Year of Publication
Federal-level strategies or guidance for addressing wildfire risk encourage adaptation activities that span progressively larger scales, often focusing on landscape-level action that necessitates coordination between decision-makers and socially diverse communities. Collaborative organizations are increasingly explored as one approach for coordinating local efforts that address wildfire risk and adaptation, offering a platform for scaling and adjusting federal and state guidance that align with the needs of local landscapes. We conducted semi-structured interviews with members and supporters of the Kittitas Fire Adapted Communities Coalition (KFACC) and later facilitated two workshops at the behest of the organization. The goal of our interviews and workshops were to better understand how organizations such as KFACC emerge, function, and evolve in complex social and ecological landscapes, with a focus on their role in addressing landscape-level wildfire adaptation. We use an existing theoretical analogy of fire adaptation that crosses institutional and physical scales to help conceive of lessons from in-depth analysis of KFACC functioning. We found that KFACC originated from a need to establish a shared local mission for fire adaptation and a recognition that federal and state initiatives surrounding wildfire management needed further contextualization to be effective among diverse local social conditions. Later organizational foci included identifying key audiences for targeted adaptation efforts, including the identification of key messages and communities where specific mitigation actions might be needed. KFACC members were effective in strategically advocating for fire adaptation resources and policies at broader scales that might increase adaptation within Kittitas County, including caveats to local planning efforts designed for wildfire risk reduction. Likewise, the organization had begun to focus on tailoring mitigation efforts to different communities in the landscape as an effective means of catalyzing sustained, realistic fire adaptation actions. We suggest that organizations like KFACC are well-positioned to act as “board hoppers” who can integrate community-based needs into wildfire management, but caution that the functioning and ‘niche’ of such organizations may require strategic development or regular reflection on organizational goals.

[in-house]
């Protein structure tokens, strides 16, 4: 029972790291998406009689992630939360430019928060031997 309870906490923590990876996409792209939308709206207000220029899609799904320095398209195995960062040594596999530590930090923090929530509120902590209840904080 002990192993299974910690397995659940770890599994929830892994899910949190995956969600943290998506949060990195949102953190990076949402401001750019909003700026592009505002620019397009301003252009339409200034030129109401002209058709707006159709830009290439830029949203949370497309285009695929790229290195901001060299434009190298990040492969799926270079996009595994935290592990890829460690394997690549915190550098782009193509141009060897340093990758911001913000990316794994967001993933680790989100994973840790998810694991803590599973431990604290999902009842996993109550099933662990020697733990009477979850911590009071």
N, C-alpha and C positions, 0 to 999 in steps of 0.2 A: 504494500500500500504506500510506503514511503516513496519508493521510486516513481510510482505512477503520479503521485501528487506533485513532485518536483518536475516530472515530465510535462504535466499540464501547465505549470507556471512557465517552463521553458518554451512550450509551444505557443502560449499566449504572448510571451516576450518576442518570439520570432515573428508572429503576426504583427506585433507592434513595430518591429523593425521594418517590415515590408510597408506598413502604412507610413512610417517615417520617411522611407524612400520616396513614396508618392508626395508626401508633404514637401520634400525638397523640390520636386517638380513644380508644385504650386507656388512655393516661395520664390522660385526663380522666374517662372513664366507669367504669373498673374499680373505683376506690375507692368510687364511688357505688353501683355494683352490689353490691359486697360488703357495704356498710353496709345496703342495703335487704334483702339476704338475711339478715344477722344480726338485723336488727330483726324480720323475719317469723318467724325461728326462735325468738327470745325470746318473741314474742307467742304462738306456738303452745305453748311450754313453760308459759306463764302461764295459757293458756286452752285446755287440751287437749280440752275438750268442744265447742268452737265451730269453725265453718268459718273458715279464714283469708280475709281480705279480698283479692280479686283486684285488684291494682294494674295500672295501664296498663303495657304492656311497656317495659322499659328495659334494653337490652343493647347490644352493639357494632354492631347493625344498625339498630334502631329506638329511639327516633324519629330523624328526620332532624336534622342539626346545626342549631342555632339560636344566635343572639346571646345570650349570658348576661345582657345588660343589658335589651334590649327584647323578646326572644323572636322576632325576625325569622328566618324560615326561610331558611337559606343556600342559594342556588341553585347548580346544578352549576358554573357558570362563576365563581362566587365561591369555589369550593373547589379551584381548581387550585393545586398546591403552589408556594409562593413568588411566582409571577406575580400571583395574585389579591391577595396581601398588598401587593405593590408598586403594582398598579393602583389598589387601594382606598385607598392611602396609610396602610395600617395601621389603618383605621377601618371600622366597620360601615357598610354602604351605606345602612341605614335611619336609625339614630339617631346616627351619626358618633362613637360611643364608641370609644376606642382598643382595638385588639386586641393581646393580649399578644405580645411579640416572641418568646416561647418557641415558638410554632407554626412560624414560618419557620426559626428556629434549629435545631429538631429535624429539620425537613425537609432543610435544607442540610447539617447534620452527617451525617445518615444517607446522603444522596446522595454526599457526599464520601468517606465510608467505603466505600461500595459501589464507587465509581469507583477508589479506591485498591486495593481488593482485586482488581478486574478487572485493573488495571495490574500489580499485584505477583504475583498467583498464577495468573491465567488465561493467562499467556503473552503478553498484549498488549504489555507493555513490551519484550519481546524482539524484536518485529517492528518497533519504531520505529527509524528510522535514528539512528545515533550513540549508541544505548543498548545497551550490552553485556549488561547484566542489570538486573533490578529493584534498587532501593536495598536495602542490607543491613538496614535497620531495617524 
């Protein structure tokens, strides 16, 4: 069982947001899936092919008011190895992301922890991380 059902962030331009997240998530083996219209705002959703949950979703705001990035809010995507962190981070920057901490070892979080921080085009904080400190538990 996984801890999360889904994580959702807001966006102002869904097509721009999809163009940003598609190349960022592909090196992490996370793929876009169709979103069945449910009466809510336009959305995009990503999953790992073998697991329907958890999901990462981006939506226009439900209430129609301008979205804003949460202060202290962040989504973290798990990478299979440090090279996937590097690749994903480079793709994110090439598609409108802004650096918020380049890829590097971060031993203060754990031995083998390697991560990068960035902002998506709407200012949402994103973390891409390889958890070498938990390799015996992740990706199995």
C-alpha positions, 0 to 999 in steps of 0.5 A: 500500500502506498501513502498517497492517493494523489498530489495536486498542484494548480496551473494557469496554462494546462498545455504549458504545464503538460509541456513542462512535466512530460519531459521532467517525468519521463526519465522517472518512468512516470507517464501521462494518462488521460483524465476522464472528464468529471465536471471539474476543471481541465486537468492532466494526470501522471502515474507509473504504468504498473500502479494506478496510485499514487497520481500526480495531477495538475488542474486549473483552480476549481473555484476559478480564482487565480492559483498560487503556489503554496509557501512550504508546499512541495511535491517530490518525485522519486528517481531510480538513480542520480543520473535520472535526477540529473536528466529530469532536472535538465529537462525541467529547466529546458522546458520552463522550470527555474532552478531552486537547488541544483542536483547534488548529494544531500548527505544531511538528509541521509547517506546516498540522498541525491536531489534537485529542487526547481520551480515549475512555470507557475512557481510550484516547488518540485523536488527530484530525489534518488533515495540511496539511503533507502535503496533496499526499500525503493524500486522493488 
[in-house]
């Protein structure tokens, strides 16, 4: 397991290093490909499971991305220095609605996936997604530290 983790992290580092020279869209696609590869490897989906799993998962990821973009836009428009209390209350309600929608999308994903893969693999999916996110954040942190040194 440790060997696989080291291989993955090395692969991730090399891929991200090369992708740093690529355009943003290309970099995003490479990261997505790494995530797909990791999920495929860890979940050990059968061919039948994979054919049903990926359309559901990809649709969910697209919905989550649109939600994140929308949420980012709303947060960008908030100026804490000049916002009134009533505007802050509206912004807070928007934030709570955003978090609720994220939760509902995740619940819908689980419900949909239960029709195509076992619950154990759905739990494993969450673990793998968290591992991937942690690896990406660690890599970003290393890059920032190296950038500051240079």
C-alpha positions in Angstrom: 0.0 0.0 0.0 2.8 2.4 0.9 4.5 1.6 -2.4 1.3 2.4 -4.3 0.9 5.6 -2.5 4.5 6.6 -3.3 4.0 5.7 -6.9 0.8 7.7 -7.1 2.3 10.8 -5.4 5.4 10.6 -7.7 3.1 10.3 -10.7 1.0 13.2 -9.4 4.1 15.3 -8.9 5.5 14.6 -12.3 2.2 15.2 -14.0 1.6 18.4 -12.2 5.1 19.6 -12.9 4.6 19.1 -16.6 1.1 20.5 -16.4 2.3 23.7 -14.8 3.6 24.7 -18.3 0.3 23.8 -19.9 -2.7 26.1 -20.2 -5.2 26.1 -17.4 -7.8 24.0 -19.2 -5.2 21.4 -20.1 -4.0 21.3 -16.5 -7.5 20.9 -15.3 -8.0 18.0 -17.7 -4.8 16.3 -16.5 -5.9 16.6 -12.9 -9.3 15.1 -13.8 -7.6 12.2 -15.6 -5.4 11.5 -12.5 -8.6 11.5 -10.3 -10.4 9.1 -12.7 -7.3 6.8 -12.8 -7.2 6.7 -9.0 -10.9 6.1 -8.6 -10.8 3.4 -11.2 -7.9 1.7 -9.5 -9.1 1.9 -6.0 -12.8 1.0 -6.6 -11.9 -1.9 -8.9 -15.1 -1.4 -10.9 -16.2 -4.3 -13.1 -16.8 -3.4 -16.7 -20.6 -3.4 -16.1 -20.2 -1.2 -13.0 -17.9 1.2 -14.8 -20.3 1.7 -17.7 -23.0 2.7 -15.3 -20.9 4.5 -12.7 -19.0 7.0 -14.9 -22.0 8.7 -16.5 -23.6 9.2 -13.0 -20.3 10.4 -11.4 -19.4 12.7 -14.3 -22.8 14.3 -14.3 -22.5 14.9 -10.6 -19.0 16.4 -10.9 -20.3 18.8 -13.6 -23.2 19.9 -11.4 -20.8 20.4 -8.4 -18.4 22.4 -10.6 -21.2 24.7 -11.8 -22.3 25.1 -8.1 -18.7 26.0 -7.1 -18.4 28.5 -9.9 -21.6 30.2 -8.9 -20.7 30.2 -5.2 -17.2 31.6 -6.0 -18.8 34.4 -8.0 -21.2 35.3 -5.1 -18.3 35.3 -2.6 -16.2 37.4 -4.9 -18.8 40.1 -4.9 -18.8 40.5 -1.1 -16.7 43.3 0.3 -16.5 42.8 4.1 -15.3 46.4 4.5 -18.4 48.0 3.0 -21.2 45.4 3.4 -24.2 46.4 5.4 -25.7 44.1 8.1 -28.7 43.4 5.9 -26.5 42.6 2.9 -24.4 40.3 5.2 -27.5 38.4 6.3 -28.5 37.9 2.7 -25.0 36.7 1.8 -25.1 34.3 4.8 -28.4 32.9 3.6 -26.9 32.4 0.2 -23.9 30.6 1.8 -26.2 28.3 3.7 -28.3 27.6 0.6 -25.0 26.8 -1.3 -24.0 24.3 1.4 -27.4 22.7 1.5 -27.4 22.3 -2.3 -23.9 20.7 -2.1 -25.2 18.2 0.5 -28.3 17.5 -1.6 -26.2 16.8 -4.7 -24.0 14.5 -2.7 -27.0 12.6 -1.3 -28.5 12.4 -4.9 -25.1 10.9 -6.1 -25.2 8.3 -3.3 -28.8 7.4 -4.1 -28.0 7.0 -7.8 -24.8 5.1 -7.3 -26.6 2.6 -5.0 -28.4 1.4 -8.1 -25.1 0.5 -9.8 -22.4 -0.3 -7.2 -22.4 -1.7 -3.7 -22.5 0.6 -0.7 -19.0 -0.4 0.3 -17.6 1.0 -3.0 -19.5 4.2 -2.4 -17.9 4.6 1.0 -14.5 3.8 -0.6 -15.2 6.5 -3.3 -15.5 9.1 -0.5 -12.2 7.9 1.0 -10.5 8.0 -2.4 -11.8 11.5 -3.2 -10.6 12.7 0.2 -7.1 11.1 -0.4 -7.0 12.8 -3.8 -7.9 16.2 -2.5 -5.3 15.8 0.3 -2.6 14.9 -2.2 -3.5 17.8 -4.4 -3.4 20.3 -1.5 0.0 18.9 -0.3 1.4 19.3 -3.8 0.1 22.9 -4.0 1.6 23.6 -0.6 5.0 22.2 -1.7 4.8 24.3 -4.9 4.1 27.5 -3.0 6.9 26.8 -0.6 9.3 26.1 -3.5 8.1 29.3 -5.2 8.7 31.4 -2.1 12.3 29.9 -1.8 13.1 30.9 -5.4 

Catrin M. Edgeley, Travis B. Paveglio, Bridging scales for landscape-level wildfire adaptation: A case study of the Kittitas Fire Adapted Communities Coalition, Journal of Environmental Management, Volume 351, 2024, 119818